my life is not perfect by any stretch of the imagination. it is, for the most part very, very good, yes, and there are lots of wonderful things in my life — some i’ve worked really hard for, and some that are simply the benefit of living in a beautiful place, and having some lovely friends. but there’s some not so ideal stuff, too. i am, as you may have recently read, going on 54 this year, and, oops, i forgot to get married. and i am not in a relationship. i was semi-engaged once and he broke up with me over the phone. i’ve had some really hurtful relationships and so now i don’t even bother. so there’s that – and that is a big one. so, often i feel like i don’t have someone special to share the happy stuff with, which sometimes makes the happy stuff kinda sad. and that blows. i spend a considerable amount of time alone, and sometimes i’m quite content with my own company, and sometimes not. i am only telling you this because i want to share something personal that will illuminate you about my life and hopefully, if i have ever made you feel left out in anyway, you will understand that i am often left out myself. i feel ya. i decided to be extra personal today, because i’m probably going to continue to post lots of pretty images on instagram and tweet the madcap, great sides of life — a party here or there, a lifestyle that includes sharing idyllic san francisco spaces — the good times. but i want you to remember when i share them, that they are just snapshots. they are not the whole picture. they are a slice of life that in that moment, yes, is quite lovely. but real life is just not always like that and these moments are fleeting. of course there are lots of crazy happy moments, i’m not saying they don’t exist, but it’s always a balance and i wanted to present that in an honest light.

my hope is that i will never make you feel excluded because you’ve seen a brief joyous moment in time captured on my small portion of the internet. even though you probably rationally know this, if you’re feeling down it’s easy to forget that life is very often much more complicated than you could ever imagine. not just for me, but for all of us. i think most of us must battle something that’s not ideal, but there’s pressure to put out all this perfection. and don’t get me wrong, i love all the pretty pictures and i want to keep seeing them, but there are literally days when i don’t even want to be near the internet because i feel like i just can’t live up to it, or it makes me feel extremely left out. i thought you might be having days like this too, so i decided to share, to maybe put things in perspective.”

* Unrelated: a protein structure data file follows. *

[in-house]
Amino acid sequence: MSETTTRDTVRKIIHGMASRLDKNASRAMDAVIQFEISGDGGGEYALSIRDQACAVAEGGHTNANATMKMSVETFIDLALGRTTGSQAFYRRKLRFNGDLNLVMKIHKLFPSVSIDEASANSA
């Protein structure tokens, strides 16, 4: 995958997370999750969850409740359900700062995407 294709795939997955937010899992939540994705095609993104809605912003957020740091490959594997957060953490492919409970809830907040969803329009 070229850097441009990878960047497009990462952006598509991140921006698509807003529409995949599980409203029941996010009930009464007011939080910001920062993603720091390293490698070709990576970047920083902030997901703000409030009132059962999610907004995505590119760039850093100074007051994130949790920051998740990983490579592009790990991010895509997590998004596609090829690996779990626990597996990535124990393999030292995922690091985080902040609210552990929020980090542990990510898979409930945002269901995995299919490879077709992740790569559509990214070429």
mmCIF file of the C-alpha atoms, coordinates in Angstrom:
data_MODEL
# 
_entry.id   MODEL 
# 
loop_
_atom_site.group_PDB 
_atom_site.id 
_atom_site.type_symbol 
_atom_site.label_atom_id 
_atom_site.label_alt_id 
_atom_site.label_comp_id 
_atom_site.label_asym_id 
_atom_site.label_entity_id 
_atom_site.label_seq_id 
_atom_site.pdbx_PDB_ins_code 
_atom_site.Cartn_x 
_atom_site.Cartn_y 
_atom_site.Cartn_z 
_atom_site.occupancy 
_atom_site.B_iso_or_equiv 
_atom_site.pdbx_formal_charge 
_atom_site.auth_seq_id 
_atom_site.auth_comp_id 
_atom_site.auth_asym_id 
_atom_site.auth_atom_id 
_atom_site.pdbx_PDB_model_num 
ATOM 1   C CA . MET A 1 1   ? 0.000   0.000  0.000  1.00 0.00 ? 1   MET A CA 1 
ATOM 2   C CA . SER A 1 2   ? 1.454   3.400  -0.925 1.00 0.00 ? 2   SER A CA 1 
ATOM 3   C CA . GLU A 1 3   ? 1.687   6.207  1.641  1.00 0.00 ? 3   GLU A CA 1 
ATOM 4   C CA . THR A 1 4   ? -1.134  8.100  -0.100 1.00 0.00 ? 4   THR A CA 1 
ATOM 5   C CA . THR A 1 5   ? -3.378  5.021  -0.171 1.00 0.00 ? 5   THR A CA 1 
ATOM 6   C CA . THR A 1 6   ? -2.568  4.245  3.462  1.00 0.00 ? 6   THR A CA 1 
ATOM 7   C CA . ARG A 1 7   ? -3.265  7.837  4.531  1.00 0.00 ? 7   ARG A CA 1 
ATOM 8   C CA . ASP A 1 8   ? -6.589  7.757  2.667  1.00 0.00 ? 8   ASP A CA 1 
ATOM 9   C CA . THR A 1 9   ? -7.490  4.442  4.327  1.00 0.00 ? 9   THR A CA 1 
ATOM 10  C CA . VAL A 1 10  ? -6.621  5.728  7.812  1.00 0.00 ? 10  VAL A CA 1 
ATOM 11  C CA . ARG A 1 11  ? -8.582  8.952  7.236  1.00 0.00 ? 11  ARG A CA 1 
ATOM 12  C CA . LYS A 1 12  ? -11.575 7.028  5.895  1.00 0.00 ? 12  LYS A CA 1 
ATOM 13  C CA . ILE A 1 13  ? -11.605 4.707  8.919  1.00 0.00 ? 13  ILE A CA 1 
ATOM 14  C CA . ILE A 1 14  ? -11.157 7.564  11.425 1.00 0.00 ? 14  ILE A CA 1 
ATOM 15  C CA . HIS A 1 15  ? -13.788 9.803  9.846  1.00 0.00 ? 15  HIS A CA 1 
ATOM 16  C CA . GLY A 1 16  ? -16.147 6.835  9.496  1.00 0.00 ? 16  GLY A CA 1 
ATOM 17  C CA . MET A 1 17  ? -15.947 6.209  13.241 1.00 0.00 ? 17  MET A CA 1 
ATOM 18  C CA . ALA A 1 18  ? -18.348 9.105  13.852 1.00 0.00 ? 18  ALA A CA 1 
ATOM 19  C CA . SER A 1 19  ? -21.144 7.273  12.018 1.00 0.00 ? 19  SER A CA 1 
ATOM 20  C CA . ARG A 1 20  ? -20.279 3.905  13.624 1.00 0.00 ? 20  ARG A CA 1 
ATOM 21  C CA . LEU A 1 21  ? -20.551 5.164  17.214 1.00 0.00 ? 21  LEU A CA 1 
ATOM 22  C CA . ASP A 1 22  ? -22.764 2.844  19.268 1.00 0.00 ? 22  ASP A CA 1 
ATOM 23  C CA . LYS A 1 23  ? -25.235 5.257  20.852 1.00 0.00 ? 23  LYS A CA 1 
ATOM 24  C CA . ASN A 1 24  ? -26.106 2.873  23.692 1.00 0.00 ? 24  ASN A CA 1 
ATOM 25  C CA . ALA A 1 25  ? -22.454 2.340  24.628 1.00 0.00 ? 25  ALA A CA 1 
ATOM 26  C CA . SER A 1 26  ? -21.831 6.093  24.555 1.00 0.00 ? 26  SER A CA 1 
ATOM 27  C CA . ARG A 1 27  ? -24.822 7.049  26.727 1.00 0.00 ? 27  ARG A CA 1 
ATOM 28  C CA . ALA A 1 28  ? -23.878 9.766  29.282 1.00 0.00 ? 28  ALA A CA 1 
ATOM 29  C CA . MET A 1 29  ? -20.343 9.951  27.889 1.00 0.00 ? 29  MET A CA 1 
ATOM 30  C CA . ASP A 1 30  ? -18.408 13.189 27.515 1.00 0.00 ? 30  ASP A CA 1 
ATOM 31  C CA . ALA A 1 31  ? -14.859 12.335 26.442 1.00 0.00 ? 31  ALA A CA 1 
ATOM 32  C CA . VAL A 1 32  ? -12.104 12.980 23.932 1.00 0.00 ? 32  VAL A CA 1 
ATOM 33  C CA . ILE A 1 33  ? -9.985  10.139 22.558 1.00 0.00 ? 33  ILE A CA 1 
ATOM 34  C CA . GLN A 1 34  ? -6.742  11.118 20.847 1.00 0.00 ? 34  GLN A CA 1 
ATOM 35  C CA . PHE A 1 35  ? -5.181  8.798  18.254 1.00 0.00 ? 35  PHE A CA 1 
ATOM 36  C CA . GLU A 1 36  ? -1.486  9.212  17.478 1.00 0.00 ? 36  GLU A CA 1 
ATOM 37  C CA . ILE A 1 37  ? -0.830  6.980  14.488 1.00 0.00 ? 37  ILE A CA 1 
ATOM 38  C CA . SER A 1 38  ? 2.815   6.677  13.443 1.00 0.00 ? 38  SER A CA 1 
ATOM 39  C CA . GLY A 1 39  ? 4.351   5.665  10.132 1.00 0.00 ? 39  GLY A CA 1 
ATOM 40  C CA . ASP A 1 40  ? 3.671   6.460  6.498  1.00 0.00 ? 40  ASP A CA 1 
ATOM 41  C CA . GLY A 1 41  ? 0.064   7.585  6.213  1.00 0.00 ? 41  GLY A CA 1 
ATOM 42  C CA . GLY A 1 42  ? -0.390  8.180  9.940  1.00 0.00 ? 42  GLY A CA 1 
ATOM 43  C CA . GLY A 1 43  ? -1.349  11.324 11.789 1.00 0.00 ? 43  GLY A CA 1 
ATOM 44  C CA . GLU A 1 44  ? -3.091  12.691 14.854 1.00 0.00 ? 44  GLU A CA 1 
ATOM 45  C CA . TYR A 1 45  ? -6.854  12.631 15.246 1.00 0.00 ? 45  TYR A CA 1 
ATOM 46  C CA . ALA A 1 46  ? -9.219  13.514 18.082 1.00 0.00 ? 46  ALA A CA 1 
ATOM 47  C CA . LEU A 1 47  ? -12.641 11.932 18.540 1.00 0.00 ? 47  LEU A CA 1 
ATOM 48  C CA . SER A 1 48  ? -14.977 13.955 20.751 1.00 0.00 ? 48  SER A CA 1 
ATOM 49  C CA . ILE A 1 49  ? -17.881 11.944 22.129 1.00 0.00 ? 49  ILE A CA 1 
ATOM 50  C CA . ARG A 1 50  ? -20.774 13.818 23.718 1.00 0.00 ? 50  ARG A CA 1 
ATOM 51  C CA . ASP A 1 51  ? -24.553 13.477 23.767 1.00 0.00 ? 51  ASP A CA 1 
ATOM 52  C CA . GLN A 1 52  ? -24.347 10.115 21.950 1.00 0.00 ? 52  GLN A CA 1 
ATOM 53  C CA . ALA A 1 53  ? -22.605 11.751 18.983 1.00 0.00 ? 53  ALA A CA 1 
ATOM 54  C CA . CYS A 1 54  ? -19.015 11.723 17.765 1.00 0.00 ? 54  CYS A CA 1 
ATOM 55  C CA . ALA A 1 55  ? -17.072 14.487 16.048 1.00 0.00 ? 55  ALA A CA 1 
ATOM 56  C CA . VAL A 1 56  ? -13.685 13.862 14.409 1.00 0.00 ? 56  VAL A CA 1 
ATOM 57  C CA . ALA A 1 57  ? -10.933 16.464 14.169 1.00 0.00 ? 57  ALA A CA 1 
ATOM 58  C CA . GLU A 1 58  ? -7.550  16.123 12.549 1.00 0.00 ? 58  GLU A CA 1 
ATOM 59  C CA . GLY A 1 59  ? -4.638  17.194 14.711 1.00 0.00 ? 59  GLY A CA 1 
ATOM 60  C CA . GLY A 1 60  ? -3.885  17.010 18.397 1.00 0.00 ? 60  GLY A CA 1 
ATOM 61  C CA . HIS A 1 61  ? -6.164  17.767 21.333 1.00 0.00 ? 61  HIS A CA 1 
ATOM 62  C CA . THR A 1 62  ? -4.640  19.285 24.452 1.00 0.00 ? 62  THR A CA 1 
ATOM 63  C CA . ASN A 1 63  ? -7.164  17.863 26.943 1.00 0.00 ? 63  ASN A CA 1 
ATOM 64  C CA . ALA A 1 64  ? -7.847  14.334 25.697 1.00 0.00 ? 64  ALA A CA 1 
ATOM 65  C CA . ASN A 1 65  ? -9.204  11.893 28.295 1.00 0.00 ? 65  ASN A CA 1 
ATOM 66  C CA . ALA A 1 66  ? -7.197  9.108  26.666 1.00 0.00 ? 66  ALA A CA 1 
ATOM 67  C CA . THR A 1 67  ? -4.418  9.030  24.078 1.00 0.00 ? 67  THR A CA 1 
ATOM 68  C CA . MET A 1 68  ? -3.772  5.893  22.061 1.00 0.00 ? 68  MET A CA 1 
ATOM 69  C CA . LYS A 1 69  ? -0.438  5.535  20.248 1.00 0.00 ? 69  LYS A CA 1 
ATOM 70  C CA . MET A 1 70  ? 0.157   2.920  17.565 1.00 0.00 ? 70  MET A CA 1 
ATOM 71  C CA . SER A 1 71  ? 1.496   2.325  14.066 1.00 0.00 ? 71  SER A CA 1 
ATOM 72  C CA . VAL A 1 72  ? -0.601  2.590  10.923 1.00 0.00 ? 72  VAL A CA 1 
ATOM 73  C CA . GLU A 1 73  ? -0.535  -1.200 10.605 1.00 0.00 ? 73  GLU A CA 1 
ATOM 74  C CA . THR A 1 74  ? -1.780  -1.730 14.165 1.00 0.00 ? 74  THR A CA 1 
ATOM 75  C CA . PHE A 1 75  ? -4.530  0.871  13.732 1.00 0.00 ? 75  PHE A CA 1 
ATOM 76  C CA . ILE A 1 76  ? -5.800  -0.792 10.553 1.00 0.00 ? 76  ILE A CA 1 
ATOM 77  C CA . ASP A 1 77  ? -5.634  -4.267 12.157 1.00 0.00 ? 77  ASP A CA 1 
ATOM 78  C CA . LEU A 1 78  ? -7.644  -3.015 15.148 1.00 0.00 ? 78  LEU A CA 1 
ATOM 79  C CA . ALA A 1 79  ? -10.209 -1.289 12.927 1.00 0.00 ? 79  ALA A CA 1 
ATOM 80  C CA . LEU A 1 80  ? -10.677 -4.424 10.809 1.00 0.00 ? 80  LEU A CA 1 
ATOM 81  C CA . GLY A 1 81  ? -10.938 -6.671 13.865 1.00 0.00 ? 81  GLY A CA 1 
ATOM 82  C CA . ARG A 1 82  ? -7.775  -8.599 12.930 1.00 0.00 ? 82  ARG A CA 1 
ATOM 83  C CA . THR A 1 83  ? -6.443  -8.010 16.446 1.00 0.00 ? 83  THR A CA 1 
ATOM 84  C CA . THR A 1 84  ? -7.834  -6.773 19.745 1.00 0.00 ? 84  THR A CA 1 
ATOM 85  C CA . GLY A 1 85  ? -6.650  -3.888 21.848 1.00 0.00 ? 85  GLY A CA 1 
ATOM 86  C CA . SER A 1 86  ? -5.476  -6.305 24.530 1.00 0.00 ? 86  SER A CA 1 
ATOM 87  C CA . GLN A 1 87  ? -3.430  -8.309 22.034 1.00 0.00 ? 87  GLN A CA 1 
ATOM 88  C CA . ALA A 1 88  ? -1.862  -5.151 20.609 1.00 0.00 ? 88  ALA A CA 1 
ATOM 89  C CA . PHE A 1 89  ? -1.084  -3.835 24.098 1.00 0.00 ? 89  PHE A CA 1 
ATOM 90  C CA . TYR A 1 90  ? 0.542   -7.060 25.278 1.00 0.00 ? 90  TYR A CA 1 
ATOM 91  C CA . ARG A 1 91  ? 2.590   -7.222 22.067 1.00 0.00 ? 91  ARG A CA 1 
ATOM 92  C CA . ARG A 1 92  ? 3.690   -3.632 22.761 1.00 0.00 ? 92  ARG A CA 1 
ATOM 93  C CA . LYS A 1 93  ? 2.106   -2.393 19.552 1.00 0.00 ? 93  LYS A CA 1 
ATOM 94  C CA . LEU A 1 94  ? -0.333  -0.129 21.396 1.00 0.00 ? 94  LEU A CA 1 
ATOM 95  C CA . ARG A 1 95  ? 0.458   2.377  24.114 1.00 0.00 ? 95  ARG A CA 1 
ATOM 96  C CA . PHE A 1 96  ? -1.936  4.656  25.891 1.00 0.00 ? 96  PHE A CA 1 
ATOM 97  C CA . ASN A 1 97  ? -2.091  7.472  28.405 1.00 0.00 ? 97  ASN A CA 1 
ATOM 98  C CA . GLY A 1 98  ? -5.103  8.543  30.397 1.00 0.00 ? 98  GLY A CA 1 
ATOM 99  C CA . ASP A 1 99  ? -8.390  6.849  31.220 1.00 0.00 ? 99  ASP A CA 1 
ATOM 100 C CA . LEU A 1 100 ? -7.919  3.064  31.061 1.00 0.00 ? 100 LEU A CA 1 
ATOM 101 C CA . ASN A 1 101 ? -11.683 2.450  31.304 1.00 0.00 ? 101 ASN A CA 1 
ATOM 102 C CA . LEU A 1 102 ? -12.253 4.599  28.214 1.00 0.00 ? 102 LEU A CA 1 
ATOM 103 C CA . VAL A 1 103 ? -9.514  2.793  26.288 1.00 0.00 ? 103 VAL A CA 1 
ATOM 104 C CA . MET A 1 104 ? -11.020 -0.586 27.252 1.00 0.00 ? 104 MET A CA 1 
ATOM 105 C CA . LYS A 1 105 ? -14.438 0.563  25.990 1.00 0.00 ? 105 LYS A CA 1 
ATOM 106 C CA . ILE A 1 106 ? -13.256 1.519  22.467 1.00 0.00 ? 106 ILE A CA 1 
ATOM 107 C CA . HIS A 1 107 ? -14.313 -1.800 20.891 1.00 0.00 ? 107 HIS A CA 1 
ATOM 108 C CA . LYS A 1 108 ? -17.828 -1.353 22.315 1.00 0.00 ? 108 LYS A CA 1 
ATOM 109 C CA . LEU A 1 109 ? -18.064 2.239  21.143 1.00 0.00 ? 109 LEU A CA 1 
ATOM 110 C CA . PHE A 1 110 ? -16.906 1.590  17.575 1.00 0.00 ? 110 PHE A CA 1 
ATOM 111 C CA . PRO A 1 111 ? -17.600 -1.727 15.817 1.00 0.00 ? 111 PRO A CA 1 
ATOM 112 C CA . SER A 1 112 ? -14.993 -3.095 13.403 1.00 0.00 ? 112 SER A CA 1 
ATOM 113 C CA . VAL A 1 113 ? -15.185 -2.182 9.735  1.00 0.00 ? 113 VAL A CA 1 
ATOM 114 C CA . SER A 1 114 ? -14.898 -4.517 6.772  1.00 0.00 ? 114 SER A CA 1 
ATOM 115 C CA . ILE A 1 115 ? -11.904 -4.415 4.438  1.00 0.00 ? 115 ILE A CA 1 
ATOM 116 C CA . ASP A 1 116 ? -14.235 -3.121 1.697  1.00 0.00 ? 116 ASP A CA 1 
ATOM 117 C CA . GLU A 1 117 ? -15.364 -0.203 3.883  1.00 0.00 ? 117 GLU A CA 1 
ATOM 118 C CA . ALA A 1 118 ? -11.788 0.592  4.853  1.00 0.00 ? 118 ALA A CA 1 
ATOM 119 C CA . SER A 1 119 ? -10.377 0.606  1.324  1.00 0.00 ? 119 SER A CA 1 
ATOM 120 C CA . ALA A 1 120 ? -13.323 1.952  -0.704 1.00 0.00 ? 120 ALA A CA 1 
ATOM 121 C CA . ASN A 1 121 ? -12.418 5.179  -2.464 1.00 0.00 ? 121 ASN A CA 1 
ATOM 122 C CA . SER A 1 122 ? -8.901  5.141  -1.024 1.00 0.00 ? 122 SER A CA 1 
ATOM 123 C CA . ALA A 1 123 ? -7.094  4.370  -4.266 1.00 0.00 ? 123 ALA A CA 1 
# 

Holly Becker opened up on her blog earlier this year too about the human voice element of blogging in What Blogging Means To Me Now + Tomorrow and received over 120 comments:

“I’ve seen a lot of blogs go pro and those blog authors change. Their blogs are like infomercials and peppered with links and sponsored everything (without bothering to disclose it) and while that works for them, I don’t read blogs like that because their voices have changed…we have to remember why blogging became so successful in the first place…

Bloggers became popular for ONE reason. Sincere, honest reviews. Before bloggers were deemed cool and lonnnng before sponsored posts, ads and affiliate links, we just wrote stuff from the heart and sometimes, we even bitched and moaned about things we didn’t like which then motivated a lot of large companies to stop playing around with the little guy and to listen more to their consumers. Blogging is my absolute joy. It’s where I can always be spontaneous, where I can be me, and where I have never cared what advertisers or sponsors wanted from me – and this will never change.”

And, most recently, the hugely successful and influential Joy Cho of Oh Joy was very open and honest in her post That Juggling Thing:

“I’ll be honest, guys, I’m exhausted. My life—both work and personal—has changed so much in the past year, and the juggle has gotten much harder. I’ve since taken on a staff (salaries to pay), a studio space (another rent to pay), a bunch of large projects coming out (which means I place more expectations on myself), and I have a toddler who needs and wants more from me in ways that I love, but also make me feel more torn… I just feel guilty all the time.

Why am I telling you all this? Because I get asked all the time how I do it all, and I just had to say that I don’t. I try my best, I ask for help, I choose my battles, I love the people in my life as much as I can—sometimes I succeed and sometimes I fail—but mostly, I am still just figuring it out.”

She had almost 200 comments in response to her post and later said:

“Thanks again all your amazing support, comments and responses on Monday’s post. It means more to me than you know, and we really are all in this together…”

It would be remiss of me not to mention Momastery when mentioning vulnerability and openness: her blog is full to the brim of it. Her 114,000 Facebook followers must find something of value in it too.

Empathy. Vulnerability. This is why I love blogs. We’re all in this together.